opposite side of the country :frowning: we get groups 15-20 in new hampshire. wish it was wider spread

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I bought new chassis at relatively good sale prices. That said, I’m not doing the buy every/other year. The 2 I have should keep me GTG for a while. I hope. Chassis guards FTW.

Often it depends on the deals that are available to you vs what is going to work best for your racing program’s budget.

As mentioned above, the difference in cost between good used vs new chassis could pay for coaching, or a bigger tire budget… or anything else that might have a larger impact on your performance over the course of the season.

Example… If I had to make the choice… I’d take a good used chassis on fresh rubber over a new chassis and used rubber anyday… provided I have enough coaching to make good use of the rubber.

Ideal situation of course is to have a budget for all of these things…

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Considering new is partly due to availability of good condition karts in my area. I am near a big performance group (RPG) but they haven’t had any karts available.

I would prefer to spend less but spending more wouldn’t keep me from getting the things I want/need~I don’t really have a budget.

Side note on coaching, I would love to get some but hear it doesn’t have a big impact until your fighting for 1/10ths.

I would think that to get to the point that you are fighting for tenths would be the hard part. Coaching involves different things at different times in your development. To me, its probably one of the no-brainers, n00b or pr0.

But, it depends I guess on how you like to learn and think about your driving and whether you click with the coaches style, imho.

I actually love to learn and would love the idea of a coach. I was somewhat lucky as the guy I bought my kart from his son was one of the fastest 4 stroke guys here who have become friends.

They pit with me and have been helping, but I am a data nerd and would love to get some deeper coaching. Even video analysis if possible.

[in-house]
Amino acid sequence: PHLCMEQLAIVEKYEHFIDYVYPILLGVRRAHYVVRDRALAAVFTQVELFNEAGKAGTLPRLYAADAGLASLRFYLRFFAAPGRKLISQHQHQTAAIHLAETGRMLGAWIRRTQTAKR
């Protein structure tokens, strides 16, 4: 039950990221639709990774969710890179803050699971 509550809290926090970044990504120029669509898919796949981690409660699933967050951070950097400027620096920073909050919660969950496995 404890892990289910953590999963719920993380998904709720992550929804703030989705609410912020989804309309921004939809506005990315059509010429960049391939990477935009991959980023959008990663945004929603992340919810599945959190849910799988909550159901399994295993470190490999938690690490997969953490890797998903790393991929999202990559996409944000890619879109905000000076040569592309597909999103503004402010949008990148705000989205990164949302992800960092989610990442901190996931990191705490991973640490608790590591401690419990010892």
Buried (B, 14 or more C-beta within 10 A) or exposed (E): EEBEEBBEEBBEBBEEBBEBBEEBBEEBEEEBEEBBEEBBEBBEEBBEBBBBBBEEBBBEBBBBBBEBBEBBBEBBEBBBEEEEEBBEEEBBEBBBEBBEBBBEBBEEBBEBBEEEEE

I think I’d disregard that particular piece of advice. Coaching comes in many forms.

At the least it sounds like a day or two with someone who’s good with data could help you…help yourself.

I feel like if you don’t think you’re ready for coaching then you’re probably not ready for a new chassis. I could be way off base here as I’m still super new.

It’s not about upgrading my current kart or expecting to get a ton of speed from it. I want to build a second kart so I can have dedicated karts for the two classes. So as I am looking for a second kart, trying to figure out what options I have.

I’m tracking now. I’m also looking to add a chassis to add a 2 stroke to the arsenal.

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I’m going to jump in here and say that good coaching always helps, whether you’re finding seconds or tenths. A good coach will know how to help you set the goals that you’re after. The driver mod is the best investment you can make, regardless of the age of the chassis.

Honestly, the age of the chassis and how much it’s been used will matter to me more than the year. Over all of the chassis that I’ve had, I’ve only bought new once or twice, either just for the experience, or to support a dealer.

It is a nice feeling to be on something that has only had one owner, but that’s just also to make myself feel good.

Like I tell everyone though, new eventually becomes used, so unless you’re fighting for national wins, look for a good kart, not always a new one.

Easy answer, if you feel like you need a new kart, is look to at the karts that are already fighting at the front of the field in your class. Are they regularly on new chassis? How much experience do the drivers in them have? That’ll help you make a decision.

But I’m with James, I’d rather choose a nice used chassis on new rubber, than a new chassis on used rubber, any day.